Python version of Pact. Enables consumer driven contract testing, providing a mock service and DSL for the consumer project, and interaction playback and verification for the service provider project.
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pact-python

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Python version of Pact. Enables consumer driven contract testing, providing a mock service and DSL for the consumer project, and interaction playback and verification for the service provider project. Currently supports version 2 of the Pact specification.

For more information about what Pact is, and how it can help you test your code more efficiently, check out the Pact documentation.

How to use pact-python

Installation

pip install pact-python

Writing a Pact

Creating a complete contract is a two step process:

  1. Create a test on the consumer side that declares the expectations it has of the provider
  2. Create a provider state that allows the contract to pass when replayed against the provider

Writing the Consumer Test

If we have a method that communicates with one of our external services, which we'll call Provider, and our product, Consumer is hitting an endpoint on Provider at /users/<user> to get information about a particular user.

If the code to fetch a user looked like this:

import requests


def user(user_name):
    """Fetch a user object by user_name from the server."""
    uri = 'http://localhost:1234/users/' + user_name
    return requests.get(uri).json()

Then Consumer's contract test might look something like this:

import atexit
import unittest

from pact import Consumer, Provider


pact = Consumer('Consumer').has_pact_with(Provider('Provider'))
pact.start_service()
atexit.register(pact.stop_service)


class GetUserInfoContract(unittest.TestCase):
  def test_get_user(self):
    expected = {
      'username': 'UserA',
      'id': 123,
      'groups': ['Editors']
    }

    (pact
     .given('UserA exists and is not an administrator')
     .upon_receiving('a request for UserA')
     .with_request('get', '/users/UserA')
     .will_respond_with(200, body=expected))

    with pact:
      result = user('UserA')

    self.assertEqual(result, expected)

This does a few important things:

  • Defines the Consumer and Provider objects that describe our product and our service under test
  • Uses given to define the setup criteria for the Provider UserA exists and is not an administrator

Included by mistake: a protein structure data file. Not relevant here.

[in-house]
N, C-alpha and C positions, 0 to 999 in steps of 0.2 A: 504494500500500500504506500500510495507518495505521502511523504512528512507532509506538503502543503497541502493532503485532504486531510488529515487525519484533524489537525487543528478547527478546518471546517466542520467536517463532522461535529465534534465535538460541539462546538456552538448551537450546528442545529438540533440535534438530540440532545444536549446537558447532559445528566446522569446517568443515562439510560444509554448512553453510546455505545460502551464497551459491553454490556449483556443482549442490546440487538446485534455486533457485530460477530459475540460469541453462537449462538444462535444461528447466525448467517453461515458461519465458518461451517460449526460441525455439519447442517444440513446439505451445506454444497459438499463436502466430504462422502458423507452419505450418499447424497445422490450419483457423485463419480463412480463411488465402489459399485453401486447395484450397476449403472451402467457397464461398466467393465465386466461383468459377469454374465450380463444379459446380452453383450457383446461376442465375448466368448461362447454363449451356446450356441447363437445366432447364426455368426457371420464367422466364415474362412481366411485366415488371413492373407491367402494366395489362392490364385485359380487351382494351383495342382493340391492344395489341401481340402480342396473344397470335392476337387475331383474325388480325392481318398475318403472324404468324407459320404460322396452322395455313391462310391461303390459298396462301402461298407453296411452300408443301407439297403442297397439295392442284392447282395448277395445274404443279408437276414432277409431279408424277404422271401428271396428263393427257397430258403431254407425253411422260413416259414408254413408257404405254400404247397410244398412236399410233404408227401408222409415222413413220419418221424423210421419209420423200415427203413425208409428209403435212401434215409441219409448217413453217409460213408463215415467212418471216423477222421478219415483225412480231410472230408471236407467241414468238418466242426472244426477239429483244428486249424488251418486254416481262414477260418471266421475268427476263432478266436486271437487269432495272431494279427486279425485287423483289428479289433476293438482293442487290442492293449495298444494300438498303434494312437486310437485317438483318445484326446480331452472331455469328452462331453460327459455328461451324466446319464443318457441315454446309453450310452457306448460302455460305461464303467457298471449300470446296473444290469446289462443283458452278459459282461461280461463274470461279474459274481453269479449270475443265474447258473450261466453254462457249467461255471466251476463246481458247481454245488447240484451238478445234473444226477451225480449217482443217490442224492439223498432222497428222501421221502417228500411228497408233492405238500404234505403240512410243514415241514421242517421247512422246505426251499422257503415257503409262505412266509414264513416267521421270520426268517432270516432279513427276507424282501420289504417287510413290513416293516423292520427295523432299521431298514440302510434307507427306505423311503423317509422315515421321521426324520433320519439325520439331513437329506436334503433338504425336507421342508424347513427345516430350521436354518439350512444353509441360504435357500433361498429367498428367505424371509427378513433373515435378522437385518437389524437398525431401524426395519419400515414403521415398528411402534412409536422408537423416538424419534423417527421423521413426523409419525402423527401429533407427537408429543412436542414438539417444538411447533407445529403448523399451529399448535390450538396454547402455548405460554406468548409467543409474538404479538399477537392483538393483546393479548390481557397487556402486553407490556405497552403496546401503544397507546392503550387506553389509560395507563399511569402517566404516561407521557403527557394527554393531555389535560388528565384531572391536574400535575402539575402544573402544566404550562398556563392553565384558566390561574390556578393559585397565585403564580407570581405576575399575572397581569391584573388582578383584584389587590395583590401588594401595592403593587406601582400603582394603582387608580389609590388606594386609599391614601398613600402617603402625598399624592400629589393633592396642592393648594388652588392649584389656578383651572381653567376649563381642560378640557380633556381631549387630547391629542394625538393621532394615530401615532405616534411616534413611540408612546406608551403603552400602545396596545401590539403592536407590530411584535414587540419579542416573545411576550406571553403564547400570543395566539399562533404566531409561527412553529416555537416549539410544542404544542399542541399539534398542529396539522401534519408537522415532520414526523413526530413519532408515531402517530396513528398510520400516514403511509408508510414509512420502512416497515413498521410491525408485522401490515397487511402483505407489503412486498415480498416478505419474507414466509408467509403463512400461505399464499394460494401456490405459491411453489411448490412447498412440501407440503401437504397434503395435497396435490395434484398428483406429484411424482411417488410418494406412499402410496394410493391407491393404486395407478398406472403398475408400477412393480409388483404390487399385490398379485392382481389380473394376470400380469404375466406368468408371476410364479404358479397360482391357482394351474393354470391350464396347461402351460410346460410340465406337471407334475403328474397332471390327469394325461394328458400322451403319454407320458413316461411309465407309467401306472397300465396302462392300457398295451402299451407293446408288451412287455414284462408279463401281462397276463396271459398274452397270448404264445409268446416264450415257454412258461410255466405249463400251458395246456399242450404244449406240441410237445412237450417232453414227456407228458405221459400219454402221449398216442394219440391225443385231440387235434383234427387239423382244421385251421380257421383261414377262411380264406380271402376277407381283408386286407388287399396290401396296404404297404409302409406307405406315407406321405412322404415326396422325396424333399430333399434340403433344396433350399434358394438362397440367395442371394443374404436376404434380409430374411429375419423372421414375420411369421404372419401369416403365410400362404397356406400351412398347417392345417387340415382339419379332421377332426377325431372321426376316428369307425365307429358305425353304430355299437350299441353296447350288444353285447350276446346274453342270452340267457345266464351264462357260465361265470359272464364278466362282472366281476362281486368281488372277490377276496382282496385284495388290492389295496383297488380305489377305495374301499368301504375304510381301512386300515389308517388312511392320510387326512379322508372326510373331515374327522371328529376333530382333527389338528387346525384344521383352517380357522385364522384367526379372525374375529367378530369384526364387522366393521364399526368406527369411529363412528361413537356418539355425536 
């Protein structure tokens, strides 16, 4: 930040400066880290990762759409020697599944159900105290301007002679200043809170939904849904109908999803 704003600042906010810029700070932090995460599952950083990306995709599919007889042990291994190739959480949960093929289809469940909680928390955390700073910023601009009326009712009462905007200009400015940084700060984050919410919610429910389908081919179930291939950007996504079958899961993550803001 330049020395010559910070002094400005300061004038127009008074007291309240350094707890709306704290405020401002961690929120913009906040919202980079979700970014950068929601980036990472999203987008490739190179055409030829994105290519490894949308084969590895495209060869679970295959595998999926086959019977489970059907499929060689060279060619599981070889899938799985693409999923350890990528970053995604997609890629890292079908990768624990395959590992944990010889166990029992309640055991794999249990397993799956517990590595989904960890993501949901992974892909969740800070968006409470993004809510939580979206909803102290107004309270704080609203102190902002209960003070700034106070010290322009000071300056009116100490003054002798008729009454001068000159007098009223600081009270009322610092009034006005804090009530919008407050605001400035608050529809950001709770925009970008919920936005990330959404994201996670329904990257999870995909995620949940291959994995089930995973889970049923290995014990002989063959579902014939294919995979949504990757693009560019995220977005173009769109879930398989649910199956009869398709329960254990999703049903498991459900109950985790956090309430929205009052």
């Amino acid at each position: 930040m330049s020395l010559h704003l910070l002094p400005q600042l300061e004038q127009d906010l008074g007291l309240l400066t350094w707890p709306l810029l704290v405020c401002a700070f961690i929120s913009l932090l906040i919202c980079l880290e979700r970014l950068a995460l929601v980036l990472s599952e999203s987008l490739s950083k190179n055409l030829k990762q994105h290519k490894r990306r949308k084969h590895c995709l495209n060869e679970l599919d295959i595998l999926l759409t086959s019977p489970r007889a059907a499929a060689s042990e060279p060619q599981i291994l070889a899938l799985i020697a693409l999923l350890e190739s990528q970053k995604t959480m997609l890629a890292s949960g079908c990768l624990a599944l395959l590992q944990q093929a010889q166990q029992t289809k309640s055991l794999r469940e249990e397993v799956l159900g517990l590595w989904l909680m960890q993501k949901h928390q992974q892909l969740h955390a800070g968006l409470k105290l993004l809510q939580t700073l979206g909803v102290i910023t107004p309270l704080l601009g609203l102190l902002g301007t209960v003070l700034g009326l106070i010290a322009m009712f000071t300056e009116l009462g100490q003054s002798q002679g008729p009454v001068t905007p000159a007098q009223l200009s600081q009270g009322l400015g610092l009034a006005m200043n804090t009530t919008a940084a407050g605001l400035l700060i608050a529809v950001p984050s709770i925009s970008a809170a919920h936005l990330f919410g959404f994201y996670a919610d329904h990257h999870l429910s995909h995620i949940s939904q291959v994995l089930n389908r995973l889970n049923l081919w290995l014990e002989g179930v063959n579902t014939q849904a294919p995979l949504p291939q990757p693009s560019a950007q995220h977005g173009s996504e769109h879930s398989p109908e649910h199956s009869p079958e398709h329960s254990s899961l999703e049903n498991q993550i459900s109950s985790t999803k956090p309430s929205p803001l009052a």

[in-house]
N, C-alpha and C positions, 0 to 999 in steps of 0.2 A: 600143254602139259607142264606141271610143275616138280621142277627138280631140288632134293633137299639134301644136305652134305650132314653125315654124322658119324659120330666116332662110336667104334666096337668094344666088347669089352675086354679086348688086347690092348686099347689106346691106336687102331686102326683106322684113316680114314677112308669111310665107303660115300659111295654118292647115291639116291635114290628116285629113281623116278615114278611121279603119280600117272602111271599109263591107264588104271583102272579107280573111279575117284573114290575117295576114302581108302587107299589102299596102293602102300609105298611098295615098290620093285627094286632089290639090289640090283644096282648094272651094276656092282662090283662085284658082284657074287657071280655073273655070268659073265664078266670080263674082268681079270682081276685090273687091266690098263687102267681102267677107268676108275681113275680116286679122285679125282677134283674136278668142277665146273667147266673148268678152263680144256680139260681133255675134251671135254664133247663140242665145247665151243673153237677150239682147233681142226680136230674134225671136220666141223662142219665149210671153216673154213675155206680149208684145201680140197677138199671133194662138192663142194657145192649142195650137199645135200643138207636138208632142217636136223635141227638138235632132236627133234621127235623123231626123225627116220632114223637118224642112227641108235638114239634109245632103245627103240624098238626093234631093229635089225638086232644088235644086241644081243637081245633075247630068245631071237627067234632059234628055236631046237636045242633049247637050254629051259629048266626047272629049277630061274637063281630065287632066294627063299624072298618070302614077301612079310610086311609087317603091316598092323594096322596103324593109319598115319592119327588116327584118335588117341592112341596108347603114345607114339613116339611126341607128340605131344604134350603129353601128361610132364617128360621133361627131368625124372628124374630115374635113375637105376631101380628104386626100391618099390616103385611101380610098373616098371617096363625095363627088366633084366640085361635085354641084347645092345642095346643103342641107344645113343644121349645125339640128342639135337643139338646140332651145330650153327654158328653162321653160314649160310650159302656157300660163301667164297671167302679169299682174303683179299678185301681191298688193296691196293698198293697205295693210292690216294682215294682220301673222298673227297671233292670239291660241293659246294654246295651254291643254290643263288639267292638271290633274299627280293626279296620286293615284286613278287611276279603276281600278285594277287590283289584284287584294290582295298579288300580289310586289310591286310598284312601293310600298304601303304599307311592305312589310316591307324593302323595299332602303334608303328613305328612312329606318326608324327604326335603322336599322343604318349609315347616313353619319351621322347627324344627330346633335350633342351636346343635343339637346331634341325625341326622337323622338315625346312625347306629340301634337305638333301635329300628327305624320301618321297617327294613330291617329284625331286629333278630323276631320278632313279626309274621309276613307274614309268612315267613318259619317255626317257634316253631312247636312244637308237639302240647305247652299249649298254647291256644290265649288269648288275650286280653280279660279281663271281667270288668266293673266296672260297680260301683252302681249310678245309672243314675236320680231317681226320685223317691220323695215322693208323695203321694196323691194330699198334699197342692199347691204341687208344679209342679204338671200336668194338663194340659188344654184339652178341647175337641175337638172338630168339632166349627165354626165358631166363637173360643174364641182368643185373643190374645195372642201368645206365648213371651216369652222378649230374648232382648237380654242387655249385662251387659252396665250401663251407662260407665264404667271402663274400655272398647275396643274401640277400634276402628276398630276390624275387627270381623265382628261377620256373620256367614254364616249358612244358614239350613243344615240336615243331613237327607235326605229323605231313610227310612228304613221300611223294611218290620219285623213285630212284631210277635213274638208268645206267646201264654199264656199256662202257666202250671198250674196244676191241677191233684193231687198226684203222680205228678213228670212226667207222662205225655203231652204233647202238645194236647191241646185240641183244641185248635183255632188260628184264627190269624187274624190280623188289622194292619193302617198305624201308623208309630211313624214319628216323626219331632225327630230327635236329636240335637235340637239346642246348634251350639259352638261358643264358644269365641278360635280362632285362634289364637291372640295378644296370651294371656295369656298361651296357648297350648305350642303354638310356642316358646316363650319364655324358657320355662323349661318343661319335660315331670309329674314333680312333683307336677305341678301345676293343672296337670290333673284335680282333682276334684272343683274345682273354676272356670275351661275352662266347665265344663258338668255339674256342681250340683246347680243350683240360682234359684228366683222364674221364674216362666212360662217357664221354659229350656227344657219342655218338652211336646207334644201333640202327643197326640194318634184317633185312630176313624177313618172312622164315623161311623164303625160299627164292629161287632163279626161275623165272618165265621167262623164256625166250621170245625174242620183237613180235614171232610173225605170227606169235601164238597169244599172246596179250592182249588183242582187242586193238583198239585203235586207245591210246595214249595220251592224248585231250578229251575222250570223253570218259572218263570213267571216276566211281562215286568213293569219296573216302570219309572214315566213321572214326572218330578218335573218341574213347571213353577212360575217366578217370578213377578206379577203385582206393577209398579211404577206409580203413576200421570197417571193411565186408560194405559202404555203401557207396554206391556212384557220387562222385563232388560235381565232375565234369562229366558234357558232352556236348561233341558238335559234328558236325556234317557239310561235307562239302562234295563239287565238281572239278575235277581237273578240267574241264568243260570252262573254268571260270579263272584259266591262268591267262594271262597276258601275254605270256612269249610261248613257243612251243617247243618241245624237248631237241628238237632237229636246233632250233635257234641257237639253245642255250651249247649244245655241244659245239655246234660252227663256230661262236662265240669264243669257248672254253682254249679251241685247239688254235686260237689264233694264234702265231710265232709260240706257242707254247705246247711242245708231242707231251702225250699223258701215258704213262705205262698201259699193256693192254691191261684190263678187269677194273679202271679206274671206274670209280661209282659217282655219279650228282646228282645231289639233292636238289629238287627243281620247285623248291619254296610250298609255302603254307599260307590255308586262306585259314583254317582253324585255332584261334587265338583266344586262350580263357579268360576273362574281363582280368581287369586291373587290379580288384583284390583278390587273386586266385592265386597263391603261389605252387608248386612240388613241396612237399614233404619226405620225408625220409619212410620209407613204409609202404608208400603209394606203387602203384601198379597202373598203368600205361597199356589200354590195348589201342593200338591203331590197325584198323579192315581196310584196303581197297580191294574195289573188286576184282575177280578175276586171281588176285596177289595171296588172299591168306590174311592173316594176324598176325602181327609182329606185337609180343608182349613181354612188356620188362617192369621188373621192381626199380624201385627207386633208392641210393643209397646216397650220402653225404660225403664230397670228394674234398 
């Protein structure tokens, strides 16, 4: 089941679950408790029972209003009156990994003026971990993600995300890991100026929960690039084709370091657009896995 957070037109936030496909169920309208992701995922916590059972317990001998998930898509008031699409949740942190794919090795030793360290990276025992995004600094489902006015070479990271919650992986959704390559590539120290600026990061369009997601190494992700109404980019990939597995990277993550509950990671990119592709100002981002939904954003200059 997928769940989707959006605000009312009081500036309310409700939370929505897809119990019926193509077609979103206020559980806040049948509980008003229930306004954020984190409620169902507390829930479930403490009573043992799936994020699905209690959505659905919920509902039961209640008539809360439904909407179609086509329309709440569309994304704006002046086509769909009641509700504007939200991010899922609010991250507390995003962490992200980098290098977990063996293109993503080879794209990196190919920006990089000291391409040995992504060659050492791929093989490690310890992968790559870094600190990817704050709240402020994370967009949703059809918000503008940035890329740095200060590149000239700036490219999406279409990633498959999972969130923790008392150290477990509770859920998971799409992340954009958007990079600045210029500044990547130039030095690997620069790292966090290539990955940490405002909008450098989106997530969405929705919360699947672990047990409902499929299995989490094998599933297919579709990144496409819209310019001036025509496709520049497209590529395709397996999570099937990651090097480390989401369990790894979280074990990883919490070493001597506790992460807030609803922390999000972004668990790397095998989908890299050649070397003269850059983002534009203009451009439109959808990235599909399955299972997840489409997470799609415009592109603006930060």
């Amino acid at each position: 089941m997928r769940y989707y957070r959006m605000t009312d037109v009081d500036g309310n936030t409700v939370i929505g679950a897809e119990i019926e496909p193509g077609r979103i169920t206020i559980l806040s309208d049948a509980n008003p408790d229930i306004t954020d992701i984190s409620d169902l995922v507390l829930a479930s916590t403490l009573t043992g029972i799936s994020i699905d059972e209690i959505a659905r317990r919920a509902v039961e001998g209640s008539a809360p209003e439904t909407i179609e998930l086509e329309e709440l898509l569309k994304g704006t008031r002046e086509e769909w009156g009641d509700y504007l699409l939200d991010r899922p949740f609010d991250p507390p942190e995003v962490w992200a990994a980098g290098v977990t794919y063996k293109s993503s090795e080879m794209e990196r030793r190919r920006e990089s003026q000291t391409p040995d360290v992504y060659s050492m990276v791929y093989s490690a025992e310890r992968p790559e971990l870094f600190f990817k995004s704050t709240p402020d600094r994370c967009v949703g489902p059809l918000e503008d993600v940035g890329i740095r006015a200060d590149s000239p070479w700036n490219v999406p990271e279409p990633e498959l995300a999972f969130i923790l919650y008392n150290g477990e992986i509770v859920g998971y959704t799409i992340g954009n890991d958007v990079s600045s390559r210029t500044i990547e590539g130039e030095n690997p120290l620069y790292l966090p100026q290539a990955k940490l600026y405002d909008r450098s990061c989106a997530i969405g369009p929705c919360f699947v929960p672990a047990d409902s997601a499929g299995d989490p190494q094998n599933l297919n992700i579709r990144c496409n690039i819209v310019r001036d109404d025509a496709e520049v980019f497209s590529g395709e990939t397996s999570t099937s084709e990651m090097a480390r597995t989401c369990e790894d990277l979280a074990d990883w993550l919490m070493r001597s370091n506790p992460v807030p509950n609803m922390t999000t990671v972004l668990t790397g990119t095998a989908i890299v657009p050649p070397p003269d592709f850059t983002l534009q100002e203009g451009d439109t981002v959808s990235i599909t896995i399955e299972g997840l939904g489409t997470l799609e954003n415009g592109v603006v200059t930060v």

• Defines what the request that is expected to be made by the consumer will contain
  • Defines how the server is expected to respond

Using the Pact object as a context manager, we call our method under test which will then communicate with the Pact mock service. The mock service will respond with the items we defined, allowing us to assert that the method processed the response and returned the expected value. If you want more control over when the mock service is configured and the interactions verified, use the setup and verify methods, respectively:

   (pact
     .given('UserA exists and is not an administrator')
     .upon_receiving('a request for UserA')
     .with_request('get', '/users/UserA')
     .will_respond_with(200, body=expected))

    pact.setup()
    # Some additional steps before running the code under test
    result = user('UserA')
    # Some additional steps before verifying all interactions have occurred
    pact.verify()

Requests

When defining the expected HTTP request that your code is expected to make you can specify the method, path, body, headers, and query:

pact.with_request(
    method='GET',
    path='/api/v1/my-resources/',
    query={'search': 'example'}
)

query is used to specify URL query parameters, so the above example expects a request made to /api/v1/my-resources/?search=example.

pact.with_request(
    method='POST',
    path='/api/v1/my-resources/123',
    body={'user_ids': [1, 2, 3]},
    headers={'Content-Type': 'application/json'},
)

You can define exact values for your expected request like the examples above, or you can use the matchers defined later to assist in handling values that are variable.